7 Reasons Why La Havana is Magic
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7 Reasons Why La Havana is Magic

7 Reasons Why La Havana is Magic

There’s some kind of magic in La Havana, the capital of Cuba, which I have hardly felt in other cities.


Probably it is related to the contradictions that make the Havana somehow wild and leading to nostalgia, and a city where poverty is mixed to joy, visible in the smiles illuminating the largest part of Cubans and the power of the ubiquitous music.

Although I had only little time to discover the city, La Havana stroke my heart almost immediately. I would have liked to have more time to explore the city and its secret corners, to observe people and talk to them. I got back home feeling that I had missed something, because time was too short. Despite that, I felt that I was wild about La Havana, its unique atmosphere, it kind of ‘vintage’ touch.

And I tried to understand why I found the Havana so magic. There are many more but for me, these are the 7 most important features that make La Habana magic:


1. The imposing architecture in the old town. Awesome colonial and baroque buildings, some of them wonderfully restored and others letting catch a glimpse on their past beauty despite the present relinquishment.

2. The lovely tiny streets, bursting with life at every door and corner. And the ‘old fashioned’ traditional shops.

3. The ubiquitous music, so cheerful and involving with its joyful rhythm coloured by a pinch of nostalgia (by the way, does anyone of you remember the awesome movie ‘Buena Vista Social Club‘ by Wim Wenders?)

4. The lovely restaurants and bars inside the typical ‘patios’ within the colonial buildings, where you can stop for a drink or a meal in a wonderful atmosphere.

5. Old cars and motorcycles: I wonder if there’s still a city in the world where you can still see such amazing colourful American old cars or authentic side-cars, not used as a collector’s trophy but only as a day-to-day means of transportation…


6. Wondrous churches and cloisters: the sober and peaceful cloisters and the baroque facades of the main churches inspired me a sense of peace.

7. Time looks suspended, especially hen you happen to stroll around big squares full of bookshelves where the largest majority of books is about the Revolution, Che Guevara and Fidel Castro. No doubt that ‘El Che’, as a myth, is still alive.


Travel addict and passionate about photography, Simon Falvo started Wild About Travel back in 2009. Leveraging her strong PR background, she developed an extensive knowledge of Digital Communications and Social Media Marketing. Besides travel writing SImon holds workshops and trainings, she collaborated with tourism boards for digital marketing campaigns and participated as a speaker at several events.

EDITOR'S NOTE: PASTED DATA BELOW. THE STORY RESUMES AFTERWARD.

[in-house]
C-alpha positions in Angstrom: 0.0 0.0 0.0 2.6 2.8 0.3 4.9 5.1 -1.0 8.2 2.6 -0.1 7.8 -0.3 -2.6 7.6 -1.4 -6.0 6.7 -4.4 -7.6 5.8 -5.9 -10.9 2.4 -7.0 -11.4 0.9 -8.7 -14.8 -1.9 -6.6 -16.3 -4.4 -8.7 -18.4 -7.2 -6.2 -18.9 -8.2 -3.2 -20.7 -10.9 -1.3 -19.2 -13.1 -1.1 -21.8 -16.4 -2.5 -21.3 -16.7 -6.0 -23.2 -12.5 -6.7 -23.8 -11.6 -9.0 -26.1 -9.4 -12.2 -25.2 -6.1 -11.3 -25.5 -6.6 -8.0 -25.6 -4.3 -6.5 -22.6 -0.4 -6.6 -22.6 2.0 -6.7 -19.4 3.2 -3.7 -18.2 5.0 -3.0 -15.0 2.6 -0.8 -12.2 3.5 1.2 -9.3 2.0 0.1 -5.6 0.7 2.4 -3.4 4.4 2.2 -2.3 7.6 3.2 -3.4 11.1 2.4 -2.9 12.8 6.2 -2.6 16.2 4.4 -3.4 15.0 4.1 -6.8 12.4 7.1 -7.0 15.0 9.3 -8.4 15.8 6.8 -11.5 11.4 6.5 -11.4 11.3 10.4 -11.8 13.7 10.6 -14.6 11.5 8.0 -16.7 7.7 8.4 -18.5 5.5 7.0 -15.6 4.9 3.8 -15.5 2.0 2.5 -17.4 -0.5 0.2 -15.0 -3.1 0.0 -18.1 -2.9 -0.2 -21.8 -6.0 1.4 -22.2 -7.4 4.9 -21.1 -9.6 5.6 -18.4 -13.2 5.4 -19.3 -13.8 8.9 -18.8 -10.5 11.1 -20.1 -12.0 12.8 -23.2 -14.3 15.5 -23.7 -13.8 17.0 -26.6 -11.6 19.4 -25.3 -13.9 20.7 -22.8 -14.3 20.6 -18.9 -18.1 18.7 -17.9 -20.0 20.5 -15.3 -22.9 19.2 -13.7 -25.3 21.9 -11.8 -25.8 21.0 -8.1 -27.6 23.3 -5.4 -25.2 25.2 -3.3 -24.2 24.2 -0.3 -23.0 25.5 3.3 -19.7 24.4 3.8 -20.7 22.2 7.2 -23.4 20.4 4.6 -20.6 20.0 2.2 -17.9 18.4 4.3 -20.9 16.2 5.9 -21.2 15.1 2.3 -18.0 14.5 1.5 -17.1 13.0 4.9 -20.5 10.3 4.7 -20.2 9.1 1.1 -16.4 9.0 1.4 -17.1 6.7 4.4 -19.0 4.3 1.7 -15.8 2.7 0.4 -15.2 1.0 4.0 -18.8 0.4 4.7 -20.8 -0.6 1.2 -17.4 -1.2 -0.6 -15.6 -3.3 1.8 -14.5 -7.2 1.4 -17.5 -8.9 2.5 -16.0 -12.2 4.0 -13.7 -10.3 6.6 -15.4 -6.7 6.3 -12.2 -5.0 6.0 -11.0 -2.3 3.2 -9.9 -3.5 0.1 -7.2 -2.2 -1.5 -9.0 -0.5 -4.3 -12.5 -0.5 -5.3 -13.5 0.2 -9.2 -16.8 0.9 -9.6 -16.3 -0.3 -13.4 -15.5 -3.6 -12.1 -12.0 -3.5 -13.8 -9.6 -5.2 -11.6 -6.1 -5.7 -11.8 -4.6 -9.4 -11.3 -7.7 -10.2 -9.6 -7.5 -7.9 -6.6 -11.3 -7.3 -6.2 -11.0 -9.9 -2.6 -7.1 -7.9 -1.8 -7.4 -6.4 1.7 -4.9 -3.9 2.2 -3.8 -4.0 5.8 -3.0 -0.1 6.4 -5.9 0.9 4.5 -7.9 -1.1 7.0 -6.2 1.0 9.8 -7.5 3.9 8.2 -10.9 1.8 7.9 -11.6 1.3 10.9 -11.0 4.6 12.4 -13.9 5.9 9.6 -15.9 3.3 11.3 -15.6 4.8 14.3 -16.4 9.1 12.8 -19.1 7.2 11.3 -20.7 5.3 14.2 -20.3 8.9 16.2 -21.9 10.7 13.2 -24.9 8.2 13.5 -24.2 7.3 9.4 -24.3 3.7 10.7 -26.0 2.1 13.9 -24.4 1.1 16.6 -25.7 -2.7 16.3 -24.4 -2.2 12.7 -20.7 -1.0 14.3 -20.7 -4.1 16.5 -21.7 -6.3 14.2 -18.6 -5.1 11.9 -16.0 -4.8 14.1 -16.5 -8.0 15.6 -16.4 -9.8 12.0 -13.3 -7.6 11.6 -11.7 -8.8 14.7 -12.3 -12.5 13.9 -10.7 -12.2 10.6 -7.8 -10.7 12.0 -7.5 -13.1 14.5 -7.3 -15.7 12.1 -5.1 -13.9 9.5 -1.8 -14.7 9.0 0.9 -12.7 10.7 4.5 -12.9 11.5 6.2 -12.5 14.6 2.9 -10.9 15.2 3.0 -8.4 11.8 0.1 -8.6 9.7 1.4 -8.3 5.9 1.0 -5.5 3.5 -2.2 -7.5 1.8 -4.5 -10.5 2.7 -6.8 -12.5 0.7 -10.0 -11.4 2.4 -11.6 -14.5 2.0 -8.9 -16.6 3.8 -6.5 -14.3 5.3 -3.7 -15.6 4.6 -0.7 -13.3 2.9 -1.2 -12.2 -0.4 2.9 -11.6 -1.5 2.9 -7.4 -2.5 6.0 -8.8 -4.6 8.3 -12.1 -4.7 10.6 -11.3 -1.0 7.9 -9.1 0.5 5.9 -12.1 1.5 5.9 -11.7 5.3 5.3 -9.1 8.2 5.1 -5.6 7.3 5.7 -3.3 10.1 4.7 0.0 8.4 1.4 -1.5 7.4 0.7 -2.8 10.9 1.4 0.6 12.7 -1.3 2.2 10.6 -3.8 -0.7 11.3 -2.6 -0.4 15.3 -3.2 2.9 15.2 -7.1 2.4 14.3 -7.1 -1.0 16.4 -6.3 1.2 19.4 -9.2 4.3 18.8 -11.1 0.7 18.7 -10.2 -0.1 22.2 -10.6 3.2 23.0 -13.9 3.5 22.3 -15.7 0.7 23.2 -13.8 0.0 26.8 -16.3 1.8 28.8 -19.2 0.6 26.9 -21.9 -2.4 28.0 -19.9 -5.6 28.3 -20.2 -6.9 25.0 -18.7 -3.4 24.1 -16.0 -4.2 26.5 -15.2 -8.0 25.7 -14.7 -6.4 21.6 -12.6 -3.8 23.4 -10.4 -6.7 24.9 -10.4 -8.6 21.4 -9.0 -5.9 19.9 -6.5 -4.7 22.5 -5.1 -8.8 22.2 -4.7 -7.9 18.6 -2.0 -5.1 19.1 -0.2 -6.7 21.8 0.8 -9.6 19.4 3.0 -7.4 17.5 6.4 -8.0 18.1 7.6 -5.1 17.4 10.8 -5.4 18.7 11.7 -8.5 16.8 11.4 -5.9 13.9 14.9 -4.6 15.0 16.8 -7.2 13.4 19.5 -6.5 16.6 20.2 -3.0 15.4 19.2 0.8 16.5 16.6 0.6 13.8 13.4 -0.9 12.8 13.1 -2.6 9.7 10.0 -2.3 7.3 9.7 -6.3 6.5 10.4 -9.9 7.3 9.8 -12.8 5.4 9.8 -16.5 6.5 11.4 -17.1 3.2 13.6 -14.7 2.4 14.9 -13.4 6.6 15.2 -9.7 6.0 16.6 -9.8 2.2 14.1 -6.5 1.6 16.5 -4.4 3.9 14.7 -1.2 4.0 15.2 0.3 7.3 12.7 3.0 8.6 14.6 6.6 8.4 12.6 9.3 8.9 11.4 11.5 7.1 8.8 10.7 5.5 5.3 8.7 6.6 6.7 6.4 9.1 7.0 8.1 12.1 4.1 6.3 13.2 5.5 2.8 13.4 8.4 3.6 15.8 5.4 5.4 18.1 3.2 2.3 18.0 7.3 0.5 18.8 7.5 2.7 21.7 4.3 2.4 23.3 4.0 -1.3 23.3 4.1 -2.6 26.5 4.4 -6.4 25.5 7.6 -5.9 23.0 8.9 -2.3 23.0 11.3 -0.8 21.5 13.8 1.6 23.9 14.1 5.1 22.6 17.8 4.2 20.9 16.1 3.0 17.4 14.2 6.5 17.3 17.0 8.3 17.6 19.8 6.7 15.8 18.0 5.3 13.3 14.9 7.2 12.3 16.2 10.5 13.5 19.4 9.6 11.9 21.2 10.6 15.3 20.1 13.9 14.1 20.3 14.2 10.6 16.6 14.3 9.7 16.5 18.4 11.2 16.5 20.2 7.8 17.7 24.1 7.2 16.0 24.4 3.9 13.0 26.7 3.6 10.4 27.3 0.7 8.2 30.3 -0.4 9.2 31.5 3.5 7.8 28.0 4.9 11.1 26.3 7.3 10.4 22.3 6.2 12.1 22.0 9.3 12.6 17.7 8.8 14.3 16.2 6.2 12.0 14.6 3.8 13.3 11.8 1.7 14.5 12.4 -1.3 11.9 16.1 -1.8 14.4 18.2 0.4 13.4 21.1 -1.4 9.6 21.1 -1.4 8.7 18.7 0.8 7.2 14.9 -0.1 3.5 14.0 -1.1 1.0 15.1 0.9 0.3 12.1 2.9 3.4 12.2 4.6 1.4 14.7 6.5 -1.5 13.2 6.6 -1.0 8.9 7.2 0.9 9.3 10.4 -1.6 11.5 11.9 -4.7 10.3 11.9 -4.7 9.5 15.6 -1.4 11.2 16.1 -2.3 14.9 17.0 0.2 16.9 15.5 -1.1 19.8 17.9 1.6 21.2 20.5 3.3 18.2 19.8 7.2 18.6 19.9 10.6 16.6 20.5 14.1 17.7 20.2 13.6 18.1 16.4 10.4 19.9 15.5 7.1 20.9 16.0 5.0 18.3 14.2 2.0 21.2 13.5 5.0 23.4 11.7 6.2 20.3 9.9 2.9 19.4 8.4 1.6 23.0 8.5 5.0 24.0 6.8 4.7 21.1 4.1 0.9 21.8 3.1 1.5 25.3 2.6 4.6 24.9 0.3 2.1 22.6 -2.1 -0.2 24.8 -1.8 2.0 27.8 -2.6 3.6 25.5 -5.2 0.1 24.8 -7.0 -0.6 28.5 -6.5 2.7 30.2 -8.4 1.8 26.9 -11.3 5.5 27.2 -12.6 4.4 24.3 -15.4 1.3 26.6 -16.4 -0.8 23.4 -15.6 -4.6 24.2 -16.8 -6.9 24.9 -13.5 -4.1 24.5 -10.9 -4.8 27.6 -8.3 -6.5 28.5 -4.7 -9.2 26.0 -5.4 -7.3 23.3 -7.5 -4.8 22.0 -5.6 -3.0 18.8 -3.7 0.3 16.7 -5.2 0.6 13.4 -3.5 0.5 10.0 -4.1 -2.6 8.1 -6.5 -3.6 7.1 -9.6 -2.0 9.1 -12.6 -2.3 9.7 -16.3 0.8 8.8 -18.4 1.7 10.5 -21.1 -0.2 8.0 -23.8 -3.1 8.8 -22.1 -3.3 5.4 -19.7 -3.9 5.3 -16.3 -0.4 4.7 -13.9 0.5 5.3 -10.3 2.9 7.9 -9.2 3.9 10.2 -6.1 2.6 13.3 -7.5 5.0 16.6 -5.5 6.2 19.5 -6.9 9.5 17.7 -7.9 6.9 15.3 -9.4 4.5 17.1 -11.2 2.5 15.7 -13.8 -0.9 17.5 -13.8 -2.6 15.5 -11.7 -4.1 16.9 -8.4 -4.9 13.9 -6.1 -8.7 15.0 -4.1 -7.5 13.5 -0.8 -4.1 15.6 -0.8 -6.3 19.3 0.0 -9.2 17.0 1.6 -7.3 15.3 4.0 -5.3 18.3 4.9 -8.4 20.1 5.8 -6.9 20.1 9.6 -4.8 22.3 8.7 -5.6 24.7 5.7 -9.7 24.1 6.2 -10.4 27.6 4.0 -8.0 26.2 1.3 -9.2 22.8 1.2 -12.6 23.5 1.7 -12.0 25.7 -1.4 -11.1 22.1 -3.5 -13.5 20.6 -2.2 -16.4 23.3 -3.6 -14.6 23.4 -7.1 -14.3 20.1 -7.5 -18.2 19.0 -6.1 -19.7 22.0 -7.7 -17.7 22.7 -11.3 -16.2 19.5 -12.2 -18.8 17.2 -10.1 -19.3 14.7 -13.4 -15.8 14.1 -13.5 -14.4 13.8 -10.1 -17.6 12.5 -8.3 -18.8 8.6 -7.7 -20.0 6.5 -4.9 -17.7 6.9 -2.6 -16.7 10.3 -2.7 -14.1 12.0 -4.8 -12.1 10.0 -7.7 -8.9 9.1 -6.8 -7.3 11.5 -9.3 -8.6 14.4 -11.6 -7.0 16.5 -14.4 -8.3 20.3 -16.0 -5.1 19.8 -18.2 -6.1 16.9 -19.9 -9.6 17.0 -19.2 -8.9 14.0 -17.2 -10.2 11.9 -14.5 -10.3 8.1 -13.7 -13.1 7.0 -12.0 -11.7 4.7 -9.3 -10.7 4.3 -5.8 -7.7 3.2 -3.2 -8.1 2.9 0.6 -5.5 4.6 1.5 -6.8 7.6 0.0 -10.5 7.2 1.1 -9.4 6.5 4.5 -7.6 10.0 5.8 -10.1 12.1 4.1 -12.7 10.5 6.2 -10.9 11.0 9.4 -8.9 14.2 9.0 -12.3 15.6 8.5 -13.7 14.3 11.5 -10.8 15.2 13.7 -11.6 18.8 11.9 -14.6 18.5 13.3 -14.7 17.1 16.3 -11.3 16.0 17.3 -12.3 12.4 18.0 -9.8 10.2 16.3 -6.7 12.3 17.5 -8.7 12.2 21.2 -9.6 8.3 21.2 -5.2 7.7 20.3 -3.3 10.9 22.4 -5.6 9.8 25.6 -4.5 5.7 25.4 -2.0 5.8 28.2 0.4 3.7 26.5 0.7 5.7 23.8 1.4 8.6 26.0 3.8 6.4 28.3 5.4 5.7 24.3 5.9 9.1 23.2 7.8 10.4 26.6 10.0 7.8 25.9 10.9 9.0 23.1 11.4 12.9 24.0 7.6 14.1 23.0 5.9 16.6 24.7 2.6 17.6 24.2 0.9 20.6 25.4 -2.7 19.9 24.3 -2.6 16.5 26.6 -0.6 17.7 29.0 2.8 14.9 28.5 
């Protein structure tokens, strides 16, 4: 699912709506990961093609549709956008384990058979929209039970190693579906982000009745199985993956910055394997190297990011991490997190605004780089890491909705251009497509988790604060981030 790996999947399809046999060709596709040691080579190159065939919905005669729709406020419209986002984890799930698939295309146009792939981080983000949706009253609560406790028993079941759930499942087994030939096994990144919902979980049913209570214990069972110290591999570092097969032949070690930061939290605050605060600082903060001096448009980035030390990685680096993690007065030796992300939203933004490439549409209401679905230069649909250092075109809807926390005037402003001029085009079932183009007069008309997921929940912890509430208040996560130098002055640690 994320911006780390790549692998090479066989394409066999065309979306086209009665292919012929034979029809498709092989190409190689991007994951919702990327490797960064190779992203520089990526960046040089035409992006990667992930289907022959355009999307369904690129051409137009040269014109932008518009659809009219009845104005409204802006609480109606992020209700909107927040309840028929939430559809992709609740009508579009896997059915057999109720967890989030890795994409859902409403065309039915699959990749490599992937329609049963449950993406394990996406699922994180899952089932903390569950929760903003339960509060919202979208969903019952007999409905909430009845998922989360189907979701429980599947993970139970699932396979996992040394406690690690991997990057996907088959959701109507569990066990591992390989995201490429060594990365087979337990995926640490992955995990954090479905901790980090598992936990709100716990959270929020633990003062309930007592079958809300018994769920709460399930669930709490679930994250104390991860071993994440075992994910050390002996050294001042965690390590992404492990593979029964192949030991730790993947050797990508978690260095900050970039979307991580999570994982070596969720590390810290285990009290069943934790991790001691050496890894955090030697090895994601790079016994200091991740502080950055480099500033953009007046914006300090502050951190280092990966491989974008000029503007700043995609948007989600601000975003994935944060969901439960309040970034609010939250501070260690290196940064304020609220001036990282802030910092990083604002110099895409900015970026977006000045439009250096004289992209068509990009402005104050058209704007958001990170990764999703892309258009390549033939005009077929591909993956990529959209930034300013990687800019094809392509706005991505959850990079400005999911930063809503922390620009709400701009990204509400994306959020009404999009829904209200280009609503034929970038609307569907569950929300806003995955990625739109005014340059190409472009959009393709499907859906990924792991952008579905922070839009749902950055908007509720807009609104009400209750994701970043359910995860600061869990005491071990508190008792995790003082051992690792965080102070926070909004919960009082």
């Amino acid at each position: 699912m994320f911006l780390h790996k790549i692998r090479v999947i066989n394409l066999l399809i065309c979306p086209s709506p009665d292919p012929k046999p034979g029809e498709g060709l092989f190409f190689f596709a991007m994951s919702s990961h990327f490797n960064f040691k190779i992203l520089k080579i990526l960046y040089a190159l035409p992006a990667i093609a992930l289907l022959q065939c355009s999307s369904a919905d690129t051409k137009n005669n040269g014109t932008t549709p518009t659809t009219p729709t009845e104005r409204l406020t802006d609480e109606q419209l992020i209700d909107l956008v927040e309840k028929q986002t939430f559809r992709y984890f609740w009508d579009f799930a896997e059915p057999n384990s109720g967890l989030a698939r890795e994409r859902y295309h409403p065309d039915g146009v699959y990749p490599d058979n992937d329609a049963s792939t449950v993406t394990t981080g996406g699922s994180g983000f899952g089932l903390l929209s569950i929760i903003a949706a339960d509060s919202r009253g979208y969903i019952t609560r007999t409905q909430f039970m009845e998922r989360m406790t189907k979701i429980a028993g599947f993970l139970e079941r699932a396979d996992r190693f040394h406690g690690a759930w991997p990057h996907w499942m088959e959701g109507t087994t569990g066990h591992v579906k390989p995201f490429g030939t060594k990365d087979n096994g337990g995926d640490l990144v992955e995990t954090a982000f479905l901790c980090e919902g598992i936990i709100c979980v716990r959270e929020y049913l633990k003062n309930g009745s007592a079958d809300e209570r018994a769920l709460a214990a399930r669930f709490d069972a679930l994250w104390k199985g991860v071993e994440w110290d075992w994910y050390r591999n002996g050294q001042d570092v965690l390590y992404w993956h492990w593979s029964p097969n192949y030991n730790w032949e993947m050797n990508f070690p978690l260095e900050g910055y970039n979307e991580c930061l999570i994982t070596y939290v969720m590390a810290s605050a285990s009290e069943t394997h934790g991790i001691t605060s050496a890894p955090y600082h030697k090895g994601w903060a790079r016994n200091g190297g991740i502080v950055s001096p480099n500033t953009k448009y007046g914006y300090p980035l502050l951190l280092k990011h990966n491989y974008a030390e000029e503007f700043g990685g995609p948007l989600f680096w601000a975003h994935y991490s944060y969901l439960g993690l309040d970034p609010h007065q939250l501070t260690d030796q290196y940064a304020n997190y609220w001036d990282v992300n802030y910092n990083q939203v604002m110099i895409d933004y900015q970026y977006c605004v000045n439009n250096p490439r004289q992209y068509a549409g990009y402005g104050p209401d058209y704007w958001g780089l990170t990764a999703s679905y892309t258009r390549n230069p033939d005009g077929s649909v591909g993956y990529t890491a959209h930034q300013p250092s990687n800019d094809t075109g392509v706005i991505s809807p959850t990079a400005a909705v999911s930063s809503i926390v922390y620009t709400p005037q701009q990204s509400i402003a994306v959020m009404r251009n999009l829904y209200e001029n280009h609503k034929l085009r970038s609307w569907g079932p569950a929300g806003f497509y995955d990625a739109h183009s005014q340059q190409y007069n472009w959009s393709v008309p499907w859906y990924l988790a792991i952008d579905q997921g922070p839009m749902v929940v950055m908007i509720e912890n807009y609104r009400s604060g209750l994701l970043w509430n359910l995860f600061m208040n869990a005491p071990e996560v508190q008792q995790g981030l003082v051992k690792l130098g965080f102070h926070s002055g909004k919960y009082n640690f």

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  • Jennifer
    Posted at 01:07h, 26 May Reply

    I’d love to visit Cuba before it is invaded with tourists and looses the charms you describe.

    • Simon
      Posted at 11:13h, 26 May Reply

      You’re right Jennifer. Cuba is a place to visit as soon as possible. According to people to traveled there years ago, it has already changed, but still holds the best part of its charm.

      Who knows what it will become once definitely open to mass tourism…

  • Leslie
    Posted at 03:55h, 08 March Reply

    I’d love to go to La Havana… looks amazing!

  • Libby
    Posted at 21:08h, 08 August Reply

    What a cool article. I love your pictures too. I’ve always wanted to go to Cuba. I’m obsessed with it. I read Havana Nocturne and have watched the second Dirty Dancing movie too many times. Thanks for the post!

  • Gray
    Posted at 04:54h, 26 September Reply

    This reminds me of Old San Juan, except for the old autos–it’s like you’ve time-traveled back to the ’50s, huh? I’d love to go there someday. There is something about it that appeals.

    • admin
      Posted at 00:05h, 01 October Reply

      Mmm… I guess you shouldn’t wait to long before visiting La Havana. I don’t know how long it will stay as it is now…

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